Acting up and melting down result from Adverse Childhood Experiences
By Cinda Ackerman Klickna, IEA President
Educators are beginning to get answers to questions they have always asked: Am I doing something wrong? Why does a student react violently to a simple request? Why does another student retreat and sleep in class? And why, even after repeated disciplinary consequences, do some students continue with inappropriate behavior?
The answer is that it is not “why” but rather “what” that is causing the actions of some students. And, the “what” can be identified through the research known as ACEs, Adverse Childhood Experiences.
ACEs was first identified in 1998 by the Centers for Disease Control and Prevention (CDC) through a survey of over 17,000 people, asking about experiences they had faced up to the age of 18. The CDC discovered a stunning link between adult health issues (such as diabetes, heart conditions, depression, and cancer) and the adverse childhood experiences these adults had faced.
The adverse experiences identified include physical, sexual and verbal abuse, physical and emotional neglect, mental illness, death or incarceration of a family member, losing a parent to separation, divorce or another reason, and witnessing abuse of one’s mother.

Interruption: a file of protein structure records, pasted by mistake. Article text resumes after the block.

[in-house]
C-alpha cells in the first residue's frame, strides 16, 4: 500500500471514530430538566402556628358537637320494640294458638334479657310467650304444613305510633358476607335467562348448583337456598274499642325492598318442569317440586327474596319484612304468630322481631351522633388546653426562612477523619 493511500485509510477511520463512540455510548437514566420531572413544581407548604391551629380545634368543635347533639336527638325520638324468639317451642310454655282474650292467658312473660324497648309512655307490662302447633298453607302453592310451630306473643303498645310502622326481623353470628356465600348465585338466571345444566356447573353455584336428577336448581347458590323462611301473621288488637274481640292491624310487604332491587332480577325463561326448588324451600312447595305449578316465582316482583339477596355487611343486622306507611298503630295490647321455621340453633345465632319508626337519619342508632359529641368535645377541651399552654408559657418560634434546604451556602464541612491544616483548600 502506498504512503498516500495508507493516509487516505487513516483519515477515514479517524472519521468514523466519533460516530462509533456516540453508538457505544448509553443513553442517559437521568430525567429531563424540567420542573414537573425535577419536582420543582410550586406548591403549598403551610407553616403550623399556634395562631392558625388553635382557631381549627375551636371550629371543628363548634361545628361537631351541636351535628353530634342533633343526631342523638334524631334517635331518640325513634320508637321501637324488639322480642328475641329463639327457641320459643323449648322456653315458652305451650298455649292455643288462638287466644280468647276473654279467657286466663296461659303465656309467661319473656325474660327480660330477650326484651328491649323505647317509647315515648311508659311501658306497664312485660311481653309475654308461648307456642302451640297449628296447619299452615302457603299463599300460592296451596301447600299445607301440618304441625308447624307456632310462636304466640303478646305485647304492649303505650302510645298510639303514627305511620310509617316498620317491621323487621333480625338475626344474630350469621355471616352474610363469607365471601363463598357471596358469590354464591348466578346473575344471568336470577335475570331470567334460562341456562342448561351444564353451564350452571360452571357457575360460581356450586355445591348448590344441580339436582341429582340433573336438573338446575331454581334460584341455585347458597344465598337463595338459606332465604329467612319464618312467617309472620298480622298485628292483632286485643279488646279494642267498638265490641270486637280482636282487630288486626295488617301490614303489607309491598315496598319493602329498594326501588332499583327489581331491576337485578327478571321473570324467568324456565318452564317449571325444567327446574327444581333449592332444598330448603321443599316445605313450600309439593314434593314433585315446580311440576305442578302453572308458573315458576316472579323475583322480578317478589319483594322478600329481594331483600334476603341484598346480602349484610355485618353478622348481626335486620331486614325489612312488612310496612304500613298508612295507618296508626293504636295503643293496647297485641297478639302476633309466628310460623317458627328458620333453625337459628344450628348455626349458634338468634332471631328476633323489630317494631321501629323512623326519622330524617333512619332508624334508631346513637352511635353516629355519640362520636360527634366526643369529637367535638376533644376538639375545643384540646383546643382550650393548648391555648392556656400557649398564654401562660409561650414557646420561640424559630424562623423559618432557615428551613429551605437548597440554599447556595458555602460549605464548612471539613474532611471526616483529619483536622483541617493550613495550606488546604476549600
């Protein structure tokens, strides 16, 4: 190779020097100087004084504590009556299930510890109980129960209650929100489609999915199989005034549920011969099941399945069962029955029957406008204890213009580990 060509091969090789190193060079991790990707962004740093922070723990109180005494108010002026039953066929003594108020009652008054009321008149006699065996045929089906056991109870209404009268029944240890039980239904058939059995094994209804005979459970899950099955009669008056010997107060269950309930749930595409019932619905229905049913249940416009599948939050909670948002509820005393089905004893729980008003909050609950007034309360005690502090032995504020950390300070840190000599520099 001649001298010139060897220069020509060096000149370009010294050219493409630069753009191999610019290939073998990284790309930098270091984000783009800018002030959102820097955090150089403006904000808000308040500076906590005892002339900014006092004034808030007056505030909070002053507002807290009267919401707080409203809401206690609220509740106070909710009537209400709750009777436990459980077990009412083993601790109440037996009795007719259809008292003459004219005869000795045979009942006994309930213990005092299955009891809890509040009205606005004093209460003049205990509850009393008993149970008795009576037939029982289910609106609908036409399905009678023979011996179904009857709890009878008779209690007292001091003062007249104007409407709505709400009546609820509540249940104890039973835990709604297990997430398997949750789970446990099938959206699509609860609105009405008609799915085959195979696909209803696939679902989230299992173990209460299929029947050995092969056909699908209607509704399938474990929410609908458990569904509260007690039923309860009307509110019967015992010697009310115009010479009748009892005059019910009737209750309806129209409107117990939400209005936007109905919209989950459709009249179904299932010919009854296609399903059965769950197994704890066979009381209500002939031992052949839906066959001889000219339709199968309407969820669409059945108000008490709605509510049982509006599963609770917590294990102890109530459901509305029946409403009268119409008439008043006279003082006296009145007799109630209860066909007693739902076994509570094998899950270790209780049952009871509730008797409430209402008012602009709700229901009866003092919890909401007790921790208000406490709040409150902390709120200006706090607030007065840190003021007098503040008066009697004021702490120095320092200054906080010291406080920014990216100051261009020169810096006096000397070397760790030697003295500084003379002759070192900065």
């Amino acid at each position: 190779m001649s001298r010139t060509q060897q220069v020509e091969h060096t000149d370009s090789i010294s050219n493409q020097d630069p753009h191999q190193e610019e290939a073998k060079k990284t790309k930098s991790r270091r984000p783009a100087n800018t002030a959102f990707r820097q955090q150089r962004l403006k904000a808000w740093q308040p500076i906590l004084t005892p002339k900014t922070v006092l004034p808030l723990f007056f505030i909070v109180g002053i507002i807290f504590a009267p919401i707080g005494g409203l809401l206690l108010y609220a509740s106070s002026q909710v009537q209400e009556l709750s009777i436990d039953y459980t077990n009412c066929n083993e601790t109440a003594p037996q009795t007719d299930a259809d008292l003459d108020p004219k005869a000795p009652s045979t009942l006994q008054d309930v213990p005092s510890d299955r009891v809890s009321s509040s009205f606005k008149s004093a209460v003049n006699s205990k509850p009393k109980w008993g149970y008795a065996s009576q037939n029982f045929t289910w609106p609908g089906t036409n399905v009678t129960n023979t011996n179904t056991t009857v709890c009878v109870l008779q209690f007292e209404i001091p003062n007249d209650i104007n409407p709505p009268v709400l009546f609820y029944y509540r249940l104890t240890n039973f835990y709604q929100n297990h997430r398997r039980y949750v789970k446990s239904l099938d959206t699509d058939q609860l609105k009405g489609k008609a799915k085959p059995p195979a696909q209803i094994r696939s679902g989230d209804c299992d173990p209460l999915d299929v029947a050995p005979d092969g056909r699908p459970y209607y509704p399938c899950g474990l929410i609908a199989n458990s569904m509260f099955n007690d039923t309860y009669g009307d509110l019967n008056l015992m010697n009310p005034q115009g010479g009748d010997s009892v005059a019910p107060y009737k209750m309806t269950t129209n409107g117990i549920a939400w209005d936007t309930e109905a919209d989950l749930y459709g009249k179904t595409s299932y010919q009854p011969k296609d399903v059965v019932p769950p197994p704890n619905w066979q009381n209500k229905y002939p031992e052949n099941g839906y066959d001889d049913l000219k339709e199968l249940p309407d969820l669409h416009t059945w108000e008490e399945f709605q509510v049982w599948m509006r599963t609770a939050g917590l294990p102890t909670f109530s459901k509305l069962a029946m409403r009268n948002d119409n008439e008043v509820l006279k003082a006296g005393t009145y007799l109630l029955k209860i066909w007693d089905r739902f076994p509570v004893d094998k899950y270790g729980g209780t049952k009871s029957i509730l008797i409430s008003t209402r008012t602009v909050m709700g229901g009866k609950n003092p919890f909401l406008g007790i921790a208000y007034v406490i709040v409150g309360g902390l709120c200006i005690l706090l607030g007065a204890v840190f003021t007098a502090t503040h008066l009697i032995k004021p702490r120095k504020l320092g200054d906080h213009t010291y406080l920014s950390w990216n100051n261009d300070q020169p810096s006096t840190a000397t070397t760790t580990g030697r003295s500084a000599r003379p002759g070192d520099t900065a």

Persistent exposure to ACEs causes a person to go into toxic stress, trauma which affects the brain. With the brain in toxic stress, a person is incapable of coping and reacts with a “flight, fight or freeze” response. A student facing this trauma cannot learn because the brain has shut down in reaction to the stress.
Dr. Sameer Vohra, SIU executive director of the Office of Population Science and Policy and Assistant Professor of Pediatrics, knows this from his work with children. He explains, “Think of someone who encounters a bear in the woods. The body immediately knows to pump more oxygen so one can run. That is what happens to a child who is constantly put into situations that are extreme; the challenges cause toxic stress to enter.
The results from 20 years ago are now being looked at much more closely by both doctors and educators. Educators enacted punishments for bad behavior; doctors prescribed medicines for chronic health problems. Neither really delved into the underlying causes of the behavior or the health problems. Vohra says, “To truly understand a child’s health we must understand the factors affecting that health.”